Every two years, we embrace the magic of the Olympic Games. We watch from the sidelines as athletes display superhero levels of physical and mental strength and determination. We learn their names and their stories—but how much do we know about this incredible event itself? Feeling curious? Here are some fascinating and inspiring Olympics facts for kids (and grownups!).
31 Fun Olympics Facts for Kids
The first Olympic Games took place in 776 B.C.
As part of an Ancient Greek festival held to honor and celebrate Zeus, the Olympic Games included boxing, chariot racing, discus, long jump, javelin, and wrestling and could last up to six months! Watch this video to learn more.
Athletes in the ancient Olympic Games competed in the nude.
The word gymnasium is derived from the Greek root “gymnos” which means nude.
The Ancient Olympic Games ended in 393 A.D.
Due to the religious elements incorporated into the celebrations, Emperor Theodosius I, a Roman ruler, considered the Olympics a pagan festival and banned them. Watch this video to learn more about why the Romans canceled the Games.
The first modern Olympics took place in Athens, Greece.
Baron Pierre de Coubertin revived the games in 1896, calling this new event the “modern Olympics”—and it’s still going strong today. Learn more about how this happened!
The modern Olympics have been hosted by 23 countries.
Olympic host nations include Australia, Austria, Belgium, Brazil, Canada, China, Finland, France, Germany, Greece, Italy, Japan, Mexico, Netherlands, Norway, Russia, Spain, Sweden, Switzerland, South Korea, United Kingdom, United States, and Yugoslavia.
Artists used to participate in the Olympics.
From 1921 to 1948, artists such as architects, painters, musicians, sculptors, and writers would compete for medals. Learn more about the time art was an official Olympic sport.
The Olympics used to be in summer only.
The first winter games didn’t take place until 1924.
The Winter Games have never taken place in the Southern Hemisphere.
The weather is too warm there. Winter sports need ice and snow!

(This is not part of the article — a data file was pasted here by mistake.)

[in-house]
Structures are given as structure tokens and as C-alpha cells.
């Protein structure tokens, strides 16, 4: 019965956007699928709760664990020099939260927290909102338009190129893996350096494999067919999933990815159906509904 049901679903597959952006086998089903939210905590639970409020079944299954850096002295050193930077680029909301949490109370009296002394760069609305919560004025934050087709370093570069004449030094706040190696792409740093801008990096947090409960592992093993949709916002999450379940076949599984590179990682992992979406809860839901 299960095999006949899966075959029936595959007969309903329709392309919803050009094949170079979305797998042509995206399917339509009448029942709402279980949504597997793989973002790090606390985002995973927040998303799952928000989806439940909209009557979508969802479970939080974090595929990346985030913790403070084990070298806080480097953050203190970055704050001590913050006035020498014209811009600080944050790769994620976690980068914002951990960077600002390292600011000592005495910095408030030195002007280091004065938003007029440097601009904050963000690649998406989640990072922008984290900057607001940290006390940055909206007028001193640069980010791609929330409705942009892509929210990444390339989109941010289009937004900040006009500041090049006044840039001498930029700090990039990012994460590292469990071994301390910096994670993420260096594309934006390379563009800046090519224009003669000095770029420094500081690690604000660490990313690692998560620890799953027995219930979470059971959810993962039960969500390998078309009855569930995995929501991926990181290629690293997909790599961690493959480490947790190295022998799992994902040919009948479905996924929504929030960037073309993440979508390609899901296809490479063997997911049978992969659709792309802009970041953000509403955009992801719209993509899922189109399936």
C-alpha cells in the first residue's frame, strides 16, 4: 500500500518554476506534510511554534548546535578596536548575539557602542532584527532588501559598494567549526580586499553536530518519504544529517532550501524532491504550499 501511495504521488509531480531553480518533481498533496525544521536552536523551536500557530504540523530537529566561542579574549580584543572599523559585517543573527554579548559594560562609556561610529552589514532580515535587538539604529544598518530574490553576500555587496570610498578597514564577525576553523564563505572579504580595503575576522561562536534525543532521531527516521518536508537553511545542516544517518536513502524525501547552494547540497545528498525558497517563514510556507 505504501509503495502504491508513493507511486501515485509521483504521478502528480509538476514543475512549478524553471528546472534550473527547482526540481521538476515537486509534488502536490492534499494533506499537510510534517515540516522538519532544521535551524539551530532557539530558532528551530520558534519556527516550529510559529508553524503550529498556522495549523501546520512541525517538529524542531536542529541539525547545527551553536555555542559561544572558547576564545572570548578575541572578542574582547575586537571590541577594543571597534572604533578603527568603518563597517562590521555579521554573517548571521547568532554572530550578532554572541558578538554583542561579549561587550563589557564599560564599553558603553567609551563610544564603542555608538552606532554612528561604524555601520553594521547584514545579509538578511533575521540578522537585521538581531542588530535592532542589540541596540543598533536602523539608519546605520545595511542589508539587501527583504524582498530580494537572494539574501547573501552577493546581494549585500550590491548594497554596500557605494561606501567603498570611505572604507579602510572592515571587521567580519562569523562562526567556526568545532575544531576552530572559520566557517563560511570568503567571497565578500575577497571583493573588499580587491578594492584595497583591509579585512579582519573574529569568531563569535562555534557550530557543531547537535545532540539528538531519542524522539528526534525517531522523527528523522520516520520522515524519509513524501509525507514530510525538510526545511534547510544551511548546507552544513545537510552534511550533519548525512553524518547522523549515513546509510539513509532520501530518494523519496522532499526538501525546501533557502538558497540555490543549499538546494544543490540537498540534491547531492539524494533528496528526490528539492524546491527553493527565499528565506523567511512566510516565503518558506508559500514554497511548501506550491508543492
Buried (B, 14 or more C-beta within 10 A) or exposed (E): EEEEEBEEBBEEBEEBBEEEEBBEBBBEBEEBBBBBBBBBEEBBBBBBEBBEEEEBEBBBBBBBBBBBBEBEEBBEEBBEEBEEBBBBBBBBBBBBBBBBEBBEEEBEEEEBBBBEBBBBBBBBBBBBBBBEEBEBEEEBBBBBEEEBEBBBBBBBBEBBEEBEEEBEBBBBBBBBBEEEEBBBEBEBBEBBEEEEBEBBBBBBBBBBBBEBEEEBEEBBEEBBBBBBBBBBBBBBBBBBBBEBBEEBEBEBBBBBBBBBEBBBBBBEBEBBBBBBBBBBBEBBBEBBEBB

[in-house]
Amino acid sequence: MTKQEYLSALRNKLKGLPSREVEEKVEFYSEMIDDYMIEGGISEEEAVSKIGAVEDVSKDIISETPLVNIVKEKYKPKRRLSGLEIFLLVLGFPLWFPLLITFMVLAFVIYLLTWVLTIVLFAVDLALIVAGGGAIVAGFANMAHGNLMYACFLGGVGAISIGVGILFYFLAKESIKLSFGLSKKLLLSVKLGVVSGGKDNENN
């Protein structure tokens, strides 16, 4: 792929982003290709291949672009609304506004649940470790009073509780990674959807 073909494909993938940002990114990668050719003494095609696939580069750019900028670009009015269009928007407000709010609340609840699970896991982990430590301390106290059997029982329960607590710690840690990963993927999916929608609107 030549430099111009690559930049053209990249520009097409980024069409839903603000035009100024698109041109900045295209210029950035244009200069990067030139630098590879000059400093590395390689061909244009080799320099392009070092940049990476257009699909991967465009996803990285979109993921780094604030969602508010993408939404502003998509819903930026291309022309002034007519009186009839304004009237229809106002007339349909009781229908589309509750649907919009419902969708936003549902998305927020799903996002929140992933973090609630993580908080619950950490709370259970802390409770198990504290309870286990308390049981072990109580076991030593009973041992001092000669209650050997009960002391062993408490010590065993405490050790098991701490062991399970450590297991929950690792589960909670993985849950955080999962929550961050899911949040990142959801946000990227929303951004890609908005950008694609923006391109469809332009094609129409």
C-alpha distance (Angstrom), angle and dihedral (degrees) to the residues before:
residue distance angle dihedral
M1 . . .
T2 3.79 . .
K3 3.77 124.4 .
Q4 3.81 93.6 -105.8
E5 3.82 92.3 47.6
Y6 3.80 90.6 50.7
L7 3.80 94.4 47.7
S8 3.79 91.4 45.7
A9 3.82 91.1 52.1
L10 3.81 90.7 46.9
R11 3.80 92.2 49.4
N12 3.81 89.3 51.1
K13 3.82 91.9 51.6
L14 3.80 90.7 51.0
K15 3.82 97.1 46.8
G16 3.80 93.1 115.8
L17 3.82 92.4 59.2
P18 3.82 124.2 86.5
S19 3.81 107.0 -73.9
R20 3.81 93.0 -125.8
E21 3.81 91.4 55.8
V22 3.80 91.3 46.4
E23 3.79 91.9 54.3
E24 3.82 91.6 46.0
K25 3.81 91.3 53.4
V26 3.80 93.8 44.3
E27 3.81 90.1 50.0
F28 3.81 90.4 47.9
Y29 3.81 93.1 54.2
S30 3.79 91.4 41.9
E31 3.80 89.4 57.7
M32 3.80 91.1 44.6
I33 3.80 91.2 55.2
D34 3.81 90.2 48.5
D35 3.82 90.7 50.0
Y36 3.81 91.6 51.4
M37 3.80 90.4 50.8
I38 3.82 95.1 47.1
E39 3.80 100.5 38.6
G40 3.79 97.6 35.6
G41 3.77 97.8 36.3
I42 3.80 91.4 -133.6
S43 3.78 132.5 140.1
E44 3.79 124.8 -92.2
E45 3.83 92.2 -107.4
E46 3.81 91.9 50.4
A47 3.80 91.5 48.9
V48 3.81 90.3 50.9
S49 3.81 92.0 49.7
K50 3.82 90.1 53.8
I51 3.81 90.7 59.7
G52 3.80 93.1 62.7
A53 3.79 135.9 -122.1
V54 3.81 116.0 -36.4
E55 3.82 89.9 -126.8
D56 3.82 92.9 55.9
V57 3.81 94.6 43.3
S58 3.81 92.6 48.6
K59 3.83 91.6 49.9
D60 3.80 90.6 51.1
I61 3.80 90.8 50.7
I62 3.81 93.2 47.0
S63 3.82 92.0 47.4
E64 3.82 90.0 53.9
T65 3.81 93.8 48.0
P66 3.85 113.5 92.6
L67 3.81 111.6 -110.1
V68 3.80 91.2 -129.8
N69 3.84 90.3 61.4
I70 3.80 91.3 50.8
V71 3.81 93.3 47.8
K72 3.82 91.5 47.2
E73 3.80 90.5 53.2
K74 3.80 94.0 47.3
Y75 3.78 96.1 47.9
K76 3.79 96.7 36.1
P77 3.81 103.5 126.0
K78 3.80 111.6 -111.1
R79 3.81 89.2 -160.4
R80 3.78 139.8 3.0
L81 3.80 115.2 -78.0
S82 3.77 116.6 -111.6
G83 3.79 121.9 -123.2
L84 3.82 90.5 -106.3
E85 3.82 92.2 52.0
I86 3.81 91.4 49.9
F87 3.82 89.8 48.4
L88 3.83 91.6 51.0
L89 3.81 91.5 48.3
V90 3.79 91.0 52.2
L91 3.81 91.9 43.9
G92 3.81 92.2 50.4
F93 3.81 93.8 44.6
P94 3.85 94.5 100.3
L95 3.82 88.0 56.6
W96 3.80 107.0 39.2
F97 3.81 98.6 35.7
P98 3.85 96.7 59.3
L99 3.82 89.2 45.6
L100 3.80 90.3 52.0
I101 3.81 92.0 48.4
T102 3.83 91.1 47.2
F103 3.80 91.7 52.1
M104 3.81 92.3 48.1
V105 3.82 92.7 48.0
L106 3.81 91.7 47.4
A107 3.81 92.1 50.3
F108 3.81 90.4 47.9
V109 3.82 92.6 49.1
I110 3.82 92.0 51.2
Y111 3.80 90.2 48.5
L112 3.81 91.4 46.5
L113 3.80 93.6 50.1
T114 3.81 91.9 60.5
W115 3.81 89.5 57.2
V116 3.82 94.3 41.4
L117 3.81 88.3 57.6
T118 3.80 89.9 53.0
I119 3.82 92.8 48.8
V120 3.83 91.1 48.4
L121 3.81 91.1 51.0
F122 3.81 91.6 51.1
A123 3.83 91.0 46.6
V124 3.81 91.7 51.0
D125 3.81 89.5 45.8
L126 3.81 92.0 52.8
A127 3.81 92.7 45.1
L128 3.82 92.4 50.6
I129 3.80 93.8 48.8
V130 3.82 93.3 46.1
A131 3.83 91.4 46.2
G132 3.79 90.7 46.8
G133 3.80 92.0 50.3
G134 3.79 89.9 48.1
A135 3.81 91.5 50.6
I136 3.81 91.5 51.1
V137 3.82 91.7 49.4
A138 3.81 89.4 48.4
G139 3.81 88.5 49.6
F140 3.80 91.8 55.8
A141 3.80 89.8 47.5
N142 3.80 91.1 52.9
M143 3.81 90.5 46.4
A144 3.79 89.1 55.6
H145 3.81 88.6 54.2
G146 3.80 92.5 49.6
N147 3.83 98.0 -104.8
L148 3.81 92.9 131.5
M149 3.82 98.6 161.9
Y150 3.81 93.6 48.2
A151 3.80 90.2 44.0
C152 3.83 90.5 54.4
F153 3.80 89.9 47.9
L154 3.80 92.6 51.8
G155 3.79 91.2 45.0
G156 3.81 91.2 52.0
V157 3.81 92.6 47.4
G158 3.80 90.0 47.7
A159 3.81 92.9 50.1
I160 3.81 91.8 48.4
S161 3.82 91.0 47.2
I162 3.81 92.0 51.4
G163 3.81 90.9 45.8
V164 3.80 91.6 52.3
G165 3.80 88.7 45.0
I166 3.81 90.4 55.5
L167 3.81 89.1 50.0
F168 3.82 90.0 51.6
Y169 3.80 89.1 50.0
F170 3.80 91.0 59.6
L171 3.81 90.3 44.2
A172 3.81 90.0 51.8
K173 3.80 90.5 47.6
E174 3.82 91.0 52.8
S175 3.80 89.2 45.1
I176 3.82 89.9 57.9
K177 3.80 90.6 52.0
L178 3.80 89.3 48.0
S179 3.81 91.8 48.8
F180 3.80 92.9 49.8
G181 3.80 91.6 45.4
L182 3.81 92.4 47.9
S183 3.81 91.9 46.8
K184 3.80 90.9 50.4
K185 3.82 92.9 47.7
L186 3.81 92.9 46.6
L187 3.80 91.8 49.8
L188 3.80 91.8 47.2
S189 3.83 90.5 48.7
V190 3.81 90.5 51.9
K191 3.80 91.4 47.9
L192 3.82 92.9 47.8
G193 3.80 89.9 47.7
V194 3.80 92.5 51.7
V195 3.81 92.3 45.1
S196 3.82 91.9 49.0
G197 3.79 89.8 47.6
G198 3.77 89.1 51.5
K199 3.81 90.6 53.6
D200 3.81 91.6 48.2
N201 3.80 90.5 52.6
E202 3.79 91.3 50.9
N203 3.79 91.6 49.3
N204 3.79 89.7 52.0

The only country to host the Summer Olympics four times is the United States.
The Summer Games took place in St. Louis (1904), Los Angeles (1932 and 1984), and Atlanta (1996). The city of Los Angeles will host the Games for the third time in 2028.
London is the only city to host the Summer Olympics three times.
The Summer Olympics took place in London in 1908, 1948, and 2012.
The modern Olympics have been canceled three times.
The Games were called off due to World War I (Berlin 1916) and World War II (Tokyo 1940 and London 1944).
The rings on the Olympic flag are related to the five continents.
The five intertwined rings represent the solidarity and unity of the five continents—Africa, America (North and South America), Asia, Europe, and Oceania. Learn more about what the Olympic rings really mean.
The Olympic ring colors represent every national flag.
When Baron Pierre de Coubertin founded the modern Olympics, he specifically chose the colors (blue, green, yellow, black, and red) so that at least one of those colors could be found on all of the flags of nations around the world.
Every Olympics has a specific motto.
The motto for the 2022 Beijing Winter Olympics is “Together for a Shared Future.”
In the ancient Olympics, winners received an olive wreath.
There were no medals in ancient Greece.
Gold, silver, and bronze medals were introduced in 1904.